Aren’t vulnerabilities bad? It makes me uncomfortable. (It does!)

Why would somebody want to be in-sync with their vulnerabilities?

As I began probing deeper, I realized that accepting, displaying and working with (not merely on) our vulnerabilities helps to open up a new world to us.

Our fears to approach what we deem as unlikely, impossible or even likely to fail, are acknowledged, are embraced – we say to our fears, “thank you very much, but I’d really like to try that out, in spite of failure, (hurt) and embarrassment…” We get out there and try them out anyway – and often surprise ourselves with we what we see and find: freedom and even exhilaration.

Continue reading Basking in Strength and Wonder at being Vulnerable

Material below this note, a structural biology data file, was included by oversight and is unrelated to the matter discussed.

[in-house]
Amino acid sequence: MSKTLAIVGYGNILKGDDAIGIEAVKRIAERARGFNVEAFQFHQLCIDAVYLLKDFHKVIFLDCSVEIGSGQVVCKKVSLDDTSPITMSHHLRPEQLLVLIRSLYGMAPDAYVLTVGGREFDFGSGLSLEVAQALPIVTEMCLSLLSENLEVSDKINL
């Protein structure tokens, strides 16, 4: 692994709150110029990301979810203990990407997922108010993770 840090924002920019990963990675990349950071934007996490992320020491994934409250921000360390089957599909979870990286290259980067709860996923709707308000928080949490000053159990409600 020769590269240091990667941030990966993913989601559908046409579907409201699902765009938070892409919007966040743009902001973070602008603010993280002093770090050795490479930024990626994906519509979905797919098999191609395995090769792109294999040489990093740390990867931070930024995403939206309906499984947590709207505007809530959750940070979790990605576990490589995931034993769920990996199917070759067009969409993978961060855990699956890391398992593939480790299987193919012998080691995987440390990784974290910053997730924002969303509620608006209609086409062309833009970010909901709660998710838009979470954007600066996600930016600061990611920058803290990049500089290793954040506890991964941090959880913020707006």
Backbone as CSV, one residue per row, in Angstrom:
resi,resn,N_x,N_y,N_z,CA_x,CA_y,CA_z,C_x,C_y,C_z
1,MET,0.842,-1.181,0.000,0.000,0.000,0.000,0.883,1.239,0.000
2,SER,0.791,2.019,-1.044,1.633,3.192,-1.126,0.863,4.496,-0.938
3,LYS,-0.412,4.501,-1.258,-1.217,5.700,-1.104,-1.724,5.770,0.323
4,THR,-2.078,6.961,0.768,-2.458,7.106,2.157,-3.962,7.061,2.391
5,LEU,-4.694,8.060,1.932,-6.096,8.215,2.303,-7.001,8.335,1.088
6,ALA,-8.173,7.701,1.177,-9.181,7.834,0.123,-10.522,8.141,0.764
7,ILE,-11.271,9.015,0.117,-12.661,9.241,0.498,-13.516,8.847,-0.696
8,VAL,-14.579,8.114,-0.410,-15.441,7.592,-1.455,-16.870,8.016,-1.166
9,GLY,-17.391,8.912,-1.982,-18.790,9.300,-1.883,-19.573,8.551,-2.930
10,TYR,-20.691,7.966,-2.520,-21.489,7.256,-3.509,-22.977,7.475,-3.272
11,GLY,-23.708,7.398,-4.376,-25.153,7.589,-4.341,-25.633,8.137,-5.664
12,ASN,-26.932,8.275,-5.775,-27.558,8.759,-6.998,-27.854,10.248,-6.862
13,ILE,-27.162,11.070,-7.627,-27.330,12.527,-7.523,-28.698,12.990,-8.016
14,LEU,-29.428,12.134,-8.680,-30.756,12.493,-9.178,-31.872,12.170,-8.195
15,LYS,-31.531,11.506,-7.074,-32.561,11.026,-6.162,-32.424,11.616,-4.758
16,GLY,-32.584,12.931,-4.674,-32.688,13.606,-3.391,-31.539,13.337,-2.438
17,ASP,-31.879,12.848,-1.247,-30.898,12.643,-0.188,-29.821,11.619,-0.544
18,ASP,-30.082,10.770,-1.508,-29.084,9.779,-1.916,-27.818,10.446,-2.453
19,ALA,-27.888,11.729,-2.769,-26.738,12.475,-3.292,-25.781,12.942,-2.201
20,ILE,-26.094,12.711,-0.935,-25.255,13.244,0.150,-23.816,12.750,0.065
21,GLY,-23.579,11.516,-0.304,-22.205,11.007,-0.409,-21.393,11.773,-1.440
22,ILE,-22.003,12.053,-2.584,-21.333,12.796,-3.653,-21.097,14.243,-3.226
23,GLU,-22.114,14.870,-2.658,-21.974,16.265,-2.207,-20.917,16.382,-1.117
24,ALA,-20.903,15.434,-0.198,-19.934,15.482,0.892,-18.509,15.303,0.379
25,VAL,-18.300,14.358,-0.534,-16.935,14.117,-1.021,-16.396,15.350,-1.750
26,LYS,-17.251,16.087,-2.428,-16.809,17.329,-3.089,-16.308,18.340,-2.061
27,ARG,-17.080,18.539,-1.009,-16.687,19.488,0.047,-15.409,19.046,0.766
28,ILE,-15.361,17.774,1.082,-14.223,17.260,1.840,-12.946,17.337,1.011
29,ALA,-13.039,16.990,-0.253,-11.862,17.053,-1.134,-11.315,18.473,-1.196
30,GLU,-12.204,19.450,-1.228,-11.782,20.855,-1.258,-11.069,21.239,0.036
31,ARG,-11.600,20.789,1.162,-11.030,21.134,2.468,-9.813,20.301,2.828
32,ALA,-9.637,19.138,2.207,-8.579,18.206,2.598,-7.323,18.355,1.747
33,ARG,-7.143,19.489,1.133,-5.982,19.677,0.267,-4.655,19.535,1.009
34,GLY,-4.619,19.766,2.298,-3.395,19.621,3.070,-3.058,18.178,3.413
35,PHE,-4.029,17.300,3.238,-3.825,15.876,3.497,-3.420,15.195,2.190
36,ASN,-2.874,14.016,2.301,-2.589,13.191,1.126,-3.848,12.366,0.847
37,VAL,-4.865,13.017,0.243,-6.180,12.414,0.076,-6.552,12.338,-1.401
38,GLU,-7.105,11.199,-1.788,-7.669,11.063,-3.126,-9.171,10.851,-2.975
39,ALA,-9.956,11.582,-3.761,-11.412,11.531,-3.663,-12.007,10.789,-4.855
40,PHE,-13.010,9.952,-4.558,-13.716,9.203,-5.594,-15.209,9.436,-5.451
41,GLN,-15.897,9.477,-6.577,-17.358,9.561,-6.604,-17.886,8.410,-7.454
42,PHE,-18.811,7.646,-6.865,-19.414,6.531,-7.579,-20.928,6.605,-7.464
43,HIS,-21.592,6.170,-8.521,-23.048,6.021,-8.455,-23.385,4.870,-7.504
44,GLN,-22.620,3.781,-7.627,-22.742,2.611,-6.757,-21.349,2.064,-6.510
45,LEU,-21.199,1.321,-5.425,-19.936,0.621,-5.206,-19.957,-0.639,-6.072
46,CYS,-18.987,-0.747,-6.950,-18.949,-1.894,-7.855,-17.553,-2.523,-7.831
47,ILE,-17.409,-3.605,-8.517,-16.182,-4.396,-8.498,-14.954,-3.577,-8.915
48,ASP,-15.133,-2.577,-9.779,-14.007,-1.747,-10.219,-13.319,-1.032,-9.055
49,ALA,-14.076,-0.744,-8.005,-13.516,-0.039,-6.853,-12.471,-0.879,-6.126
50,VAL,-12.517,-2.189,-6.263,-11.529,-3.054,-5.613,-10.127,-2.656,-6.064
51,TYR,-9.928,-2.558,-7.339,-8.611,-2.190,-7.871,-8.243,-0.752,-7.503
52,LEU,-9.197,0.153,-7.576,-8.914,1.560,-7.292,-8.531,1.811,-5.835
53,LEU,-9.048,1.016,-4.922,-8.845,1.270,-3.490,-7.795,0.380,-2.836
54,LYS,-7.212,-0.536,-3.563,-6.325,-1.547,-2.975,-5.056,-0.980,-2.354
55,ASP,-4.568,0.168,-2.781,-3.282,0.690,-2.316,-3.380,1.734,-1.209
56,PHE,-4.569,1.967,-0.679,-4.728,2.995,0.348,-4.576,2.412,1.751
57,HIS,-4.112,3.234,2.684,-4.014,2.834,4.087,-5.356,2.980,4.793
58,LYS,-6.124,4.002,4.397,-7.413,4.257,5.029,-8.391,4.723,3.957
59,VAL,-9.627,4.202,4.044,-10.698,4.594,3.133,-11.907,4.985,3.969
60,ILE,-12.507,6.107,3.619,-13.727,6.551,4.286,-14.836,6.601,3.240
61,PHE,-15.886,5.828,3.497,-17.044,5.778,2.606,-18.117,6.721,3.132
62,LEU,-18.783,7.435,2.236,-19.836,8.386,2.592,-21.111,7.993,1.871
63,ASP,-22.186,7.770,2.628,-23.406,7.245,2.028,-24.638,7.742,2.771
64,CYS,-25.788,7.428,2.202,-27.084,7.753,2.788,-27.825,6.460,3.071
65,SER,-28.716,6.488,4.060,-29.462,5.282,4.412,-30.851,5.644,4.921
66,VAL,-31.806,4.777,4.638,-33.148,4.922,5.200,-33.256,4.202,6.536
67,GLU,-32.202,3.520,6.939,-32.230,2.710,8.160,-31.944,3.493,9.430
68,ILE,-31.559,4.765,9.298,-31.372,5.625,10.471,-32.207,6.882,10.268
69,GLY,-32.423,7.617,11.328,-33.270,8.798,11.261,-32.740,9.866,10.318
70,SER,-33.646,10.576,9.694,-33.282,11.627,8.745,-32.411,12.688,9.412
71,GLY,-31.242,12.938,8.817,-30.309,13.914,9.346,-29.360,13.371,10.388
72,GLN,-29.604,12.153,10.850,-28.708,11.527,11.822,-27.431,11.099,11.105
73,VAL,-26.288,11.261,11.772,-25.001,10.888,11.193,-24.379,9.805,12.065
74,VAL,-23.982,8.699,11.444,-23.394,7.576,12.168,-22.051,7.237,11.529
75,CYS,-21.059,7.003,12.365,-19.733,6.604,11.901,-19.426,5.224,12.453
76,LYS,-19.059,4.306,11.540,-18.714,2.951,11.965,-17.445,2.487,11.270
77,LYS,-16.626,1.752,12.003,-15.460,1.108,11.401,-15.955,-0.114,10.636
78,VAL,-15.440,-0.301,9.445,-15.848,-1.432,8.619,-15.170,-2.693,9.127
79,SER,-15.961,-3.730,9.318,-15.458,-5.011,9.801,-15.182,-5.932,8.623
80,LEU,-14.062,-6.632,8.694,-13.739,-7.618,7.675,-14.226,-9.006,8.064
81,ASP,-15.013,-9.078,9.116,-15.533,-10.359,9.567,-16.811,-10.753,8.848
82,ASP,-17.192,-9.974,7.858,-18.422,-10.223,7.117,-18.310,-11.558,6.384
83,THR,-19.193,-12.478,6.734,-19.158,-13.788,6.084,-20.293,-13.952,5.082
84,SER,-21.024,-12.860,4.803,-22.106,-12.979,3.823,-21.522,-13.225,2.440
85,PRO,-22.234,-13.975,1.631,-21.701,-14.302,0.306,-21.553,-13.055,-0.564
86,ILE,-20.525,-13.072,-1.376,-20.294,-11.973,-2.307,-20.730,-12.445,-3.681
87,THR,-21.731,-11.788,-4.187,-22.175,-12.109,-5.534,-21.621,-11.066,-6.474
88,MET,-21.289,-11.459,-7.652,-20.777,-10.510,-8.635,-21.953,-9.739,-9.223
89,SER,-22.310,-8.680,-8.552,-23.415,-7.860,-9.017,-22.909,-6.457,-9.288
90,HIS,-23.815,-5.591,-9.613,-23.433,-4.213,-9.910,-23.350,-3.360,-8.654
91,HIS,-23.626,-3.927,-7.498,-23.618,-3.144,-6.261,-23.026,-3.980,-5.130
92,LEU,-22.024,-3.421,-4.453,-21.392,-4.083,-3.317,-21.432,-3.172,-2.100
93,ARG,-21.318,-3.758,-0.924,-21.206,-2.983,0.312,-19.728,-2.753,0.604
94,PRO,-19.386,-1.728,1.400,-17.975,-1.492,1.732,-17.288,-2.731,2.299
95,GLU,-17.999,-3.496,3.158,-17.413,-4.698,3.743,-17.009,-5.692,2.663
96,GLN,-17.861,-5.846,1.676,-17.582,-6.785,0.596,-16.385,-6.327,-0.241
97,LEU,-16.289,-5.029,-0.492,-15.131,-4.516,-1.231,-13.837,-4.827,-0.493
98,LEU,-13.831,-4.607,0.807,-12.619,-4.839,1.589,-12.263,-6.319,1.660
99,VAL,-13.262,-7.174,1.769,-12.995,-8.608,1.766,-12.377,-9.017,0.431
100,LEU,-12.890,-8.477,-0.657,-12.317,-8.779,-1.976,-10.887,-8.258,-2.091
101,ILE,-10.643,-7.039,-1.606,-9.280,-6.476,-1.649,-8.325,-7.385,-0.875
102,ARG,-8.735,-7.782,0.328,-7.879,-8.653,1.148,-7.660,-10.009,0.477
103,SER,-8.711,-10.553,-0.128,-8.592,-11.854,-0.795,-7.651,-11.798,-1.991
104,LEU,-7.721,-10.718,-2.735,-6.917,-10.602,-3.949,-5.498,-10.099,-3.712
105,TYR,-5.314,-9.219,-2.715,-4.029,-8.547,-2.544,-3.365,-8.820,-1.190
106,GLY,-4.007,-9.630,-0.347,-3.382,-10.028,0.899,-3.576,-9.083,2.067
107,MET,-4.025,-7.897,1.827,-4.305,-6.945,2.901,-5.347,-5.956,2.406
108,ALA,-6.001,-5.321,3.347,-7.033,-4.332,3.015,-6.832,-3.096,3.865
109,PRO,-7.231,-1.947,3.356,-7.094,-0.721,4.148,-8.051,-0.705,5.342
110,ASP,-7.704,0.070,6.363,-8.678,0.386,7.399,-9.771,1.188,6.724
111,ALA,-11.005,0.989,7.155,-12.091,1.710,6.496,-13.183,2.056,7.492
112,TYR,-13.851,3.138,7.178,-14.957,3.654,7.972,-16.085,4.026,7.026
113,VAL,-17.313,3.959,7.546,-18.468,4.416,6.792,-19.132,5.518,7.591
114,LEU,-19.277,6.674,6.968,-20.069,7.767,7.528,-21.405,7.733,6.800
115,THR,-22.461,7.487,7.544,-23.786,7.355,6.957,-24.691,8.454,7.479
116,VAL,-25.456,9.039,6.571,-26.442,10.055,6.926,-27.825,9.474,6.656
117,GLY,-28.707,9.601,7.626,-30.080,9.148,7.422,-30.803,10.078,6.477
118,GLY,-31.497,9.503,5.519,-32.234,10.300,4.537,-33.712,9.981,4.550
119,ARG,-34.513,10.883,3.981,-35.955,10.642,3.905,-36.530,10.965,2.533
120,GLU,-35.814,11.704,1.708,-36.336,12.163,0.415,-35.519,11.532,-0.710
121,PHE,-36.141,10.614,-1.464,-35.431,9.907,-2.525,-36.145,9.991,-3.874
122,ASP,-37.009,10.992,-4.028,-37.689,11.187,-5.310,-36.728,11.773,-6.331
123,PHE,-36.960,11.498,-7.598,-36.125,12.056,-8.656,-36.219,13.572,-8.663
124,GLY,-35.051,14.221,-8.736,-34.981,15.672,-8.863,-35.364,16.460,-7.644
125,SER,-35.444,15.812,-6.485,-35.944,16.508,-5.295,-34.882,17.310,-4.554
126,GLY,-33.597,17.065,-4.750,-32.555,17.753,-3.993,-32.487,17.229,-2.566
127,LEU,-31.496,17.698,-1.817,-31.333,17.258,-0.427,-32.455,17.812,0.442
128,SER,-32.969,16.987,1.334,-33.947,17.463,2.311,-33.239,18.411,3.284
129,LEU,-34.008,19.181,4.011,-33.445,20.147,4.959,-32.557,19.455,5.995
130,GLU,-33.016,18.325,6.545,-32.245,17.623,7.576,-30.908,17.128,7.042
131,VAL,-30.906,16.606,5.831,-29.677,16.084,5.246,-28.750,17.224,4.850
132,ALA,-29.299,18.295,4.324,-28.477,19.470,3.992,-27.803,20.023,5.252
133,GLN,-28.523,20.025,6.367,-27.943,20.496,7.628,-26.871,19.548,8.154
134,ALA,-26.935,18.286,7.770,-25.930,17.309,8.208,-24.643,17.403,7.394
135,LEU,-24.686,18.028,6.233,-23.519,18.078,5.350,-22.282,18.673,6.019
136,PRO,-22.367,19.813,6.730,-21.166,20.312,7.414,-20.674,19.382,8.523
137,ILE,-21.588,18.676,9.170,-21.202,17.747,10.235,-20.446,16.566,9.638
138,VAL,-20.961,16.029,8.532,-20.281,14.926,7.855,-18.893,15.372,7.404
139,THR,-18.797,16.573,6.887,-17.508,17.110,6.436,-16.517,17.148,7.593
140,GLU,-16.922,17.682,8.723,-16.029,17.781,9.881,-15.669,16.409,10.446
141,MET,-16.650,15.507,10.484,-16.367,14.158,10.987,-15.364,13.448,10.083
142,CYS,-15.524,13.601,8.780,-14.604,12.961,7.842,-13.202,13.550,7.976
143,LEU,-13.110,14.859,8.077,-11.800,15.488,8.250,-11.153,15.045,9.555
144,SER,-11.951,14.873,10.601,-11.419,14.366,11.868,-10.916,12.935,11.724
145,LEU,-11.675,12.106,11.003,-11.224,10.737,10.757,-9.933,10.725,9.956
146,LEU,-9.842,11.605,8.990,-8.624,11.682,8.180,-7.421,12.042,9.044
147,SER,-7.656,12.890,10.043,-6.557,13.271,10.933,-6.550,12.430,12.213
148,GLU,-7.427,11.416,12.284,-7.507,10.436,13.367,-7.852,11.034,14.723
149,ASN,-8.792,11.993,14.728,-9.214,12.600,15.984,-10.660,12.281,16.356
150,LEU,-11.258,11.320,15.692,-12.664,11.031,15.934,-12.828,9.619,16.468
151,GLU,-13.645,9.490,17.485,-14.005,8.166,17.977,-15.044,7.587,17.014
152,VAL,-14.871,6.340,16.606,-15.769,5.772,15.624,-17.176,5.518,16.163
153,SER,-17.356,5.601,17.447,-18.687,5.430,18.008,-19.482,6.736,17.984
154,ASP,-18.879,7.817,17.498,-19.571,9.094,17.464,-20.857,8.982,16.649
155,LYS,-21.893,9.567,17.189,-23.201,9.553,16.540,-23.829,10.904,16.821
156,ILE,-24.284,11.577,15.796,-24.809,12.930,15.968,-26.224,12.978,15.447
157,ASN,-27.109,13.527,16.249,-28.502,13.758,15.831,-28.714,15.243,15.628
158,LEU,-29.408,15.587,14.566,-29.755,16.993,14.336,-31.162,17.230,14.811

Misses and Hits: Lessons from Singapore’s YPAP Video


Editors Note:
This post is written entirely for learning purposes. Any sarcasm and cynical comments found herein are included for entertainment purposes, and not meant to offend.

[C’mon… give me a break I head to go through the video 5 times!]

Click here to launch the video

===========================================

[5 minutes 46 seconds, if you average 3 words per second]

ypap pic

 

 

By now, if you live in Singapore, or have friends who are Singaporeans – you would have heard about the latest video controversy making its round on the internet.

I was asked by a local news paper, The New Paper to give my views on the video and the reasons for the reception it received.

Here’s my take on the misses and hits, and what we can learn from it.